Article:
Another snack or training treat, apples pack a fair fibre punch!  Chop into slices, just remember to avoid the seeds.

Apples contain a range of antioxidants meaning they can help protect against oxidative stress.  Apples are also a source of vitamin C and potassium.

4. Mushrooms

There are literally thousands of species of mushrooms on the planet, so it can be a challenge to know where to start. But they are incredible in terms of the benefits they can provide.

Mushrooms can be involved in the prevention of certain disease, the regeneration of damaged cells, the protection of tissues and cells and used during treatment of existing conditions.

The bioactive compounds of mushrooms include polysaccharides, proteins, fats, ash, glycosides, alkaloids, volatile oils, tocopherols, phenolics, flavonoids, carotenoids, folates, ascorbic acid enzymes, and organic acids.

Reishi mushrooms are adored for their immunomodulating benefits.  Maiitike mushrooms have been used for their antibacterial function and cordyceps have been seen to inhibit inflammatory responses throughout the body.

Mushrooms have been seen to be:

  • Anti-inflammatory
  • Anti-microbial
  • Antioxidant
  • Prebiotic
  • Anti-diabetic

And they are a great source of fibre for our dogs.

If you are looking to add mushrooms to the bowl, cook them fully, lightly sauteed is fine.

5. Leafy greens

Green leafy vegetables include spinach, kale, watercress and broccoli. In green leafy vegetables you will find vitamins A, C, E and K along with many of the B-vitamins. These vegetables also contain carotenoids. Carotenoids act as an antioxidant, deactivating free-radicals and limiting the damage they can cause. There are two broad classifications of carotenoids: carotenes and xanthophylls. The latter containing oxygen, whilst the former do not.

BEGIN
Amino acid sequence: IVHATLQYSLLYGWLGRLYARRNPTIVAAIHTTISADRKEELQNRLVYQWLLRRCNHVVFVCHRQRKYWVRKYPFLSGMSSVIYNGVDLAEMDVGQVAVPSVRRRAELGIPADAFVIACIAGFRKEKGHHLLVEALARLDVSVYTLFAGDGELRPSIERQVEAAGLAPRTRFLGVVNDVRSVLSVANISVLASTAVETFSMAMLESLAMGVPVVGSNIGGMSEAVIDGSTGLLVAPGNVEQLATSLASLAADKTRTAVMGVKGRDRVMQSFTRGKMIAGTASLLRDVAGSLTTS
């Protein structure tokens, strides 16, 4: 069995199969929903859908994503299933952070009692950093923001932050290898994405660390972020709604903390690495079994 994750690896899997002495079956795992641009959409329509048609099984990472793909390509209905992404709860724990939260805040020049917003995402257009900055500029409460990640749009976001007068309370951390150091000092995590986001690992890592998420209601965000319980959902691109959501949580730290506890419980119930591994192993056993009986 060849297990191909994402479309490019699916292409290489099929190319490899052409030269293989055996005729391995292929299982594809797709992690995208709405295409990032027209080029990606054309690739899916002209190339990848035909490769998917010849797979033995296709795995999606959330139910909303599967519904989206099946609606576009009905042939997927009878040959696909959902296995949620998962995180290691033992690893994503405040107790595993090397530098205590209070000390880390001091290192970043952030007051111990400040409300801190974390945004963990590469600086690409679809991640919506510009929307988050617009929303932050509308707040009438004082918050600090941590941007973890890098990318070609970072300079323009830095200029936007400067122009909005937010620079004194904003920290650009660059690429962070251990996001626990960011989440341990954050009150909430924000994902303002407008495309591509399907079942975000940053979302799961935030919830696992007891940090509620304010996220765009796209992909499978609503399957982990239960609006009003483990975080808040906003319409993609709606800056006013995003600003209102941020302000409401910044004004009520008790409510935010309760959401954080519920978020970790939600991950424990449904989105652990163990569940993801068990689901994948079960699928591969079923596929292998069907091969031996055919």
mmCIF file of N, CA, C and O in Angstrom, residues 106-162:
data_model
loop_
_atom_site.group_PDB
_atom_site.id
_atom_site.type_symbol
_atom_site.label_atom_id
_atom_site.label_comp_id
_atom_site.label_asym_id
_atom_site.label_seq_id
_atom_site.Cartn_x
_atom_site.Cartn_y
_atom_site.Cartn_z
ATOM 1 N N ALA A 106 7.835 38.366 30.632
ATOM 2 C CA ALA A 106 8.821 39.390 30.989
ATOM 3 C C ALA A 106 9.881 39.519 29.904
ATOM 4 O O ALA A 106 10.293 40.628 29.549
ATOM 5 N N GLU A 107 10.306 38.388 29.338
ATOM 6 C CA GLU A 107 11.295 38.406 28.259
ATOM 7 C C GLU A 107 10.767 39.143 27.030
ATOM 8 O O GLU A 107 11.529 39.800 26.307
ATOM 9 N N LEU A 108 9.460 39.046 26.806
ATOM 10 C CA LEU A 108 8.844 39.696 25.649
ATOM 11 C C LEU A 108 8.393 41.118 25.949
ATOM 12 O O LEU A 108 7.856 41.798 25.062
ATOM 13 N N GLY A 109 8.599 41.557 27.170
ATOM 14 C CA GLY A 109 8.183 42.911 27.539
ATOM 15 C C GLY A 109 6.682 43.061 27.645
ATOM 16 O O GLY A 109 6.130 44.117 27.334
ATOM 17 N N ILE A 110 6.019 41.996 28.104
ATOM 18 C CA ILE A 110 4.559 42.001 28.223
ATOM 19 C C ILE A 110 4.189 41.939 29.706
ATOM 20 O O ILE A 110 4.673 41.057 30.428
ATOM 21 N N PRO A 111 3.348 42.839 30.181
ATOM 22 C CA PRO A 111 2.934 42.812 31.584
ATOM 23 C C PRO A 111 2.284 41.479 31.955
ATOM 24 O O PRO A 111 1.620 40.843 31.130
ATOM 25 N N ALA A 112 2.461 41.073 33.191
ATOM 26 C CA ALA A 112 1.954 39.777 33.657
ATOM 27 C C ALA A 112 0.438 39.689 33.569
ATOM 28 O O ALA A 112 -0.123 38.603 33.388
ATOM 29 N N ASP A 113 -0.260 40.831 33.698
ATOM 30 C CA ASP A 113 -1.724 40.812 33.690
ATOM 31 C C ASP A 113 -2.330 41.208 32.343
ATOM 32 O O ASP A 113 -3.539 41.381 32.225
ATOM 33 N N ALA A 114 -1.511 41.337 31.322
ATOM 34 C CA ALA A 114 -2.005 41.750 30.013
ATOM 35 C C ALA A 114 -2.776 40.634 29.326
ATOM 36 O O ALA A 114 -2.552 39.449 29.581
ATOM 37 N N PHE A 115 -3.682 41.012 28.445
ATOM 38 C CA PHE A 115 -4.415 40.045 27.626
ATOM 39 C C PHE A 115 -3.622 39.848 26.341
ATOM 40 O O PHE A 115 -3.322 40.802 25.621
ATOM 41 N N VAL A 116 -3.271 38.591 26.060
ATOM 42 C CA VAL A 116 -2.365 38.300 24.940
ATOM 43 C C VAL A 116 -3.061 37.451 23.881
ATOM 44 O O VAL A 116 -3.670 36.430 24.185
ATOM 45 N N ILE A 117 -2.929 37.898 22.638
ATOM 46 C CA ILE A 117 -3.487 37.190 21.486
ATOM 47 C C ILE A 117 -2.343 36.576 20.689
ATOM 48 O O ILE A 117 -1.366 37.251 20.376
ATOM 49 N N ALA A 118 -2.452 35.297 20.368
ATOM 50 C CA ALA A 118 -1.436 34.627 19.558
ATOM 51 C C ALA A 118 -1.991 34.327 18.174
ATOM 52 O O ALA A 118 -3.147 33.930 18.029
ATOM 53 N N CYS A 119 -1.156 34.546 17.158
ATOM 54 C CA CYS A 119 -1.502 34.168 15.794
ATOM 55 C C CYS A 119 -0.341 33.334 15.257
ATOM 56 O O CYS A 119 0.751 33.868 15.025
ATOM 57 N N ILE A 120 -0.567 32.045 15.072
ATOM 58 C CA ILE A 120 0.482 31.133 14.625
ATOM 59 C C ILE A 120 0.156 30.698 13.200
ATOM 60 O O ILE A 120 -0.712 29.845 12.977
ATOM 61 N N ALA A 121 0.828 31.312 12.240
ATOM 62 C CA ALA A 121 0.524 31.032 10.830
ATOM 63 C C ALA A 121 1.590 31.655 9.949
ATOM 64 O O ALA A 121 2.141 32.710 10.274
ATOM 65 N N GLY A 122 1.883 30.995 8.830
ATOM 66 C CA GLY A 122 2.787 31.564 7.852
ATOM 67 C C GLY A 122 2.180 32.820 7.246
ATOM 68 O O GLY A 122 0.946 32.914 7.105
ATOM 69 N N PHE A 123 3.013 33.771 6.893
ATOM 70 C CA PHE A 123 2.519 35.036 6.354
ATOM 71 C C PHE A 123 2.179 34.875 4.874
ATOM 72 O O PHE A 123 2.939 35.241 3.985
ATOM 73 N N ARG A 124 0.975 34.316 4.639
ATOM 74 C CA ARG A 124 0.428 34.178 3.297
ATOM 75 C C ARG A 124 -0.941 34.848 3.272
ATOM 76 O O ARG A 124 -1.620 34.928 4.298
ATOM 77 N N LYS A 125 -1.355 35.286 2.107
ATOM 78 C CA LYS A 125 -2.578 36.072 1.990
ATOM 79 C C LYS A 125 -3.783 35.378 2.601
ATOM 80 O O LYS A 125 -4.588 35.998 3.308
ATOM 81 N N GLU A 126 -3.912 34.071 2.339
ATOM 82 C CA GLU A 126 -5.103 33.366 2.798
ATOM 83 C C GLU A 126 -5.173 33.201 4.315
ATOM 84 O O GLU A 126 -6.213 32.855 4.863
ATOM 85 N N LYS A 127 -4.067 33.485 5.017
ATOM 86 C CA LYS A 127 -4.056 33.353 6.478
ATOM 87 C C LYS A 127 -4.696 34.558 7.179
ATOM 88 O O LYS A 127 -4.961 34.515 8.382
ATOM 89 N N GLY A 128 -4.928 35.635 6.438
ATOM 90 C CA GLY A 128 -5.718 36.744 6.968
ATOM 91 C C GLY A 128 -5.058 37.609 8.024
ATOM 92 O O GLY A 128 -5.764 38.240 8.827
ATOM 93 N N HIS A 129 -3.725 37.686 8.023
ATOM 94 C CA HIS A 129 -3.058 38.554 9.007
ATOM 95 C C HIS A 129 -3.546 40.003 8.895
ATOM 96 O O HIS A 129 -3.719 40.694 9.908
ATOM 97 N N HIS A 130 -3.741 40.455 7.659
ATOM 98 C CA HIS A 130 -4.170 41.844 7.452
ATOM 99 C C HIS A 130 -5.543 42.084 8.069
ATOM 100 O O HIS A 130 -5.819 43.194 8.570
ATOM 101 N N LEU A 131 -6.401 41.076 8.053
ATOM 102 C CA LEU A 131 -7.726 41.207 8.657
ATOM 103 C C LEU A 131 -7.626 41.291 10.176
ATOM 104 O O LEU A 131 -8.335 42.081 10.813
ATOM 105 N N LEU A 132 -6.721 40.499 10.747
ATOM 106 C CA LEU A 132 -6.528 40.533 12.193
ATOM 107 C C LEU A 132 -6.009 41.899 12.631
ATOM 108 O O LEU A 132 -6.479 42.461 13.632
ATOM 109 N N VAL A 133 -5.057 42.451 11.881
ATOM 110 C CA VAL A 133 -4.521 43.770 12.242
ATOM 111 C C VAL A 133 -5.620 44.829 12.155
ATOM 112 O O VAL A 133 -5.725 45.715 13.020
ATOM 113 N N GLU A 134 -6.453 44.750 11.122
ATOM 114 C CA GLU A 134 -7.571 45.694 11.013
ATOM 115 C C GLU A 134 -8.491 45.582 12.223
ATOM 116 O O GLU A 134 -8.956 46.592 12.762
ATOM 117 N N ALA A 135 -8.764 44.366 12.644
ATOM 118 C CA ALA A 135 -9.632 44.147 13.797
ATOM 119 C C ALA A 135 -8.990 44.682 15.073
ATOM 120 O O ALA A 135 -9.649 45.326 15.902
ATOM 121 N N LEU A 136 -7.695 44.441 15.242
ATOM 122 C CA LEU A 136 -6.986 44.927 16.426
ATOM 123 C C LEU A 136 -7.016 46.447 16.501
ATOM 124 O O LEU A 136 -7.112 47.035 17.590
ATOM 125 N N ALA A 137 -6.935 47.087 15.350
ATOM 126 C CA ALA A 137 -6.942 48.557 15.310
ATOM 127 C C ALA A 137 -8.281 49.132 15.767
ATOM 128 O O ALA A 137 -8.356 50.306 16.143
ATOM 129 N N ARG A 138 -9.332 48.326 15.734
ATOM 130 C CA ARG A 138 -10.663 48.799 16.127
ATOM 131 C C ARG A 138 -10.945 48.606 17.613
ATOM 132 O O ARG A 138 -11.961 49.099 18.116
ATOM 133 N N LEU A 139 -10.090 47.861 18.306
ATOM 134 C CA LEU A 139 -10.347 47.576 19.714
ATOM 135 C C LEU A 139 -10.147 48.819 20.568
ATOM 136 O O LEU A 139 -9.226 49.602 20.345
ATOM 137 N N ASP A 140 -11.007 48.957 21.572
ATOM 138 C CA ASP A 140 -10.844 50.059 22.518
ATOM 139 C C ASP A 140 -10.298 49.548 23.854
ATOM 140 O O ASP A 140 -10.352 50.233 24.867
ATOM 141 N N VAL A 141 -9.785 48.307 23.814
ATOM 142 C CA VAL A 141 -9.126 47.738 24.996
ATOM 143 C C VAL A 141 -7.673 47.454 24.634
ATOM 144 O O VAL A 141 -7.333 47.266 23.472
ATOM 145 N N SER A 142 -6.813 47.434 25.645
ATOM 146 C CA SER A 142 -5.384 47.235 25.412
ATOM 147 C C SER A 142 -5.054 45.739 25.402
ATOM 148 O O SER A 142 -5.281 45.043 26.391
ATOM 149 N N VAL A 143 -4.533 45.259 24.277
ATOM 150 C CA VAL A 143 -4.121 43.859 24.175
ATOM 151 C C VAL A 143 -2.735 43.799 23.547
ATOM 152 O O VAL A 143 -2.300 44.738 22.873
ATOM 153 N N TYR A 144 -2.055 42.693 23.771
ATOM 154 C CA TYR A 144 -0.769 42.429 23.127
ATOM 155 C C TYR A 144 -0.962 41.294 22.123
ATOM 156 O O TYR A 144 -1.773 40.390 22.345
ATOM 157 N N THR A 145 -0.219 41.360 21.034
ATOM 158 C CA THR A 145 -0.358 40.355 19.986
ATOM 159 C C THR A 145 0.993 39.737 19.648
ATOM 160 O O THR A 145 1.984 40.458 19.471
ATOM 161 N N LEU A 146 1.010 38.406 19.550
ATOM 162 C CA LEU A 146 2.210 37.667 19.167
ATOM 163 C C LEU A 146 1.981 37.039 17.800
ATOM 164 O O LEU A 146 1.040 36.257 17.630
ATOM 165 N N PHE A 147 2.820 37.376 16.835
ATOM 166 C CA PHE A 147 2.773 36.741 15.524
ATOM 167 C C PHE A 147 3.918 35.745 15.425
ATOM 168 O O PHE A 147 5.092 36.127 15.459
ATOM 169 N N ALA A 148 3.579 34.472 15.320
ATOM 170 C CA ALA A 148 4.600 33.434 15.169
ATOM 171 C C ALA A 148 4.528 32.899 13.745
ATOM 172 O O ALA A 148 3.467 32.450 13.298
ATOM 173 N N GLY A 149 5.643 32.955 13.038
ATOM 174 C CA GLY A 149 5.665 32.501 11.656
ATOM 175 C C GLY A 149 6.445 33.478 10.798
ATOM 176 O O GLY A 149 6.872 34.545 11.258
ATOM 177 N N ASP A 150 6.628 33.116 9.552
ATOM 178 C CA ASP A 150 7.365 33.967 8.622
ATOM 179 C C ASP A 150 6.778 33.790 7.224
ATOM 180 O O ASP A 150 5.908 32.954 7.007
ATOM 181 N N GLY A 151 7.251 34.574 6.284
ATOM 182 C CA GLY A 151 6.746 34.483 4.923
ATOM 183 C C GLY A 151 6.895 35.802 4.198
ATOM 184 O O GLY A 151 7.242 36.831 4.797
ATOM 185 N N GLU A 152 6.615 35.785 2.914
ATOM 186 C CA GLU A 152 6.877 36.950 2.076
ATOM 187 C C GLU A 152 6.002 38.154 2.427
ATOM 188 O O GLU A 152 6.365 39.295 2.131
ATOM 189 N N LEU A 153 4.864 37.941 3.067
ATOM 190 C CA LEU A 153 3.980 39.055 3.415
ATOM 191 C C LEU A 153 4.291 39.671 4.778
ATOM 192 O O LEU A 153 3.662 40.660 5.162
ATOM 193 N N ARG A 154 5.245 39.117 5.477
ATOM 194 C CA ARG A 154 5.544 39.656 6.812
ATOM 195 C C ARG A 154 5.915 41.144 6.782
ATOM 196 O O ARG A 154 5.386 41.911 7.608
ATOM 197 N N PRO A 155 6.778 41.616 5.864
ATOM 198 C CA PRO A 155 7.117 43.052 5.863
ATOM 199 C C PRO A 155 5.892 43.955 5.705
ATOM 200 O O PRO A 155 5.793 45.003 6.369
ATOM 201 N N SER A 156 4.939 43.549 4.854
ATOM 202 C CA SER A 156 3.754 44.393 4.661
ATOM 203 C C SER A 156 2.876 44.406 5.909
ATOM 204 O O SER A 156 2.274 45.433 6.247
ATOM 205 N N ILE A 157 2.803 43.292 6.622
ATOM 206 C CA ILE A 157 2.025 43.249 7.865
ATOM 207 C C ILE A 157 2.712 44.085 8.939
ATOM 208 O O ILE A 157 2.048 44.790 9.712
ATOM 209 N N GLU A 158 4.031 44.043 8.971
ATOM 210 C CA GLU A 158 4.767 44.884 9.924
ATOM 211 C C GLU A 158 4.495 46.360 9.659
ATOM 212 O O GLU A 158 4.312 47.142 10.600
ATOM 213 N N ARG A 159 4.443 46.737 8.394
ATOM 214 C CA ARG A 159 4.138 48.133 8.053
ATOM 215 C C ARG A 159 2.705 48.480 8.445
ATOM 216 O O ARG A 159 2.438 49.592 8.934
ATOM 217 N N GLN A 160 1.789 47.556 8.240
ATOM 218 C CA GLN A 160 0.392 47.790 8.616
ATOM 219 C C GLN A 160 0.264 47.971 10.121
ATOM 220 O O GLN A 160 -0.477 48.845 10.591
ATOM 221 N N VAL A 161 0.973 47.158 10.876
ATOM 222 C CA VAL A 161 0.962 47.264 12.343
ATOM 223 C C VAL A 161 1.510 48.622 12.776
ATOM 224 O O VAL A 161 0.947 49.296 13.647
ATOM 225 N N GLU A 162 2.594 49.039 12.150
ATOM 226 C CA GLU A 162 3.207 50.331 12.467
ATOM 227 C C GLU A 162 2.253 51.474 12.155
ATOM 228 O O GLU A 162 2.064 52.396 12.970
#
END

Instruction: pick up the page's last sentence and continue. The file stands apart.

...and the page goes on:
Xanthophylls include lutein and zeaxanthin, which are both primarily associated with eye health.

Beta-carotene one of the carotenes is turned into Vitamin A and is found in those green leafy veg like spinach and kale. Vitamin A is important in maintaining healthy skin, mucous membranes and supporting a functioning immune system.

Green leafy vegetables also contain a rich source of folate, this is after all, where the name came from.  Folate functions as a coenzyme in many processes in the body, it helps tissues grow and makes cells work. Folate is also involved in neurotransmitter synthesis, so it is implicated in mood and subsequently behaviour.

To Serve: Lightly steam your kale or spinach, or blitz it up in a blender, pop it in a freezer mould and add them to your dog’s bowl!

6. Carrots

You’ll notice the fibre content if you’ve ever fed these to your dog and noticed an orange tinted poop afterwards.  Raw carrots can be fed as snacks or training treats, but you can also feed them cooked!  A great source of carotenoids and vitamin C, carrots can support immune function and promote healthy mucosal membranes throughout the body.  Carrots are a great source of prebiotic fibre.

7. Pumpkin

One of the foods all dog owners should have in!  We know the benefits of feeding pumpkin when our dogs are a little under the weather, but we don’t always talk about the fibre content.  Pumpkin also contains vitamins A, C, and E, as well as minerals like iron, copper and potassium.  Offering pumpkin to your dog is a great way to support their digestive health.

If you’d like to learn more about why fibre is important to your dog’s health, then check out our blogs below:

5 Reason’s Fibre is Your Dog’s Best Friend

Do Dogs Need Fibre?

If you are concerned about your dog’s digestive health, then please check out our services to see how we can help.

Thanks for reading,

MPN Team ‍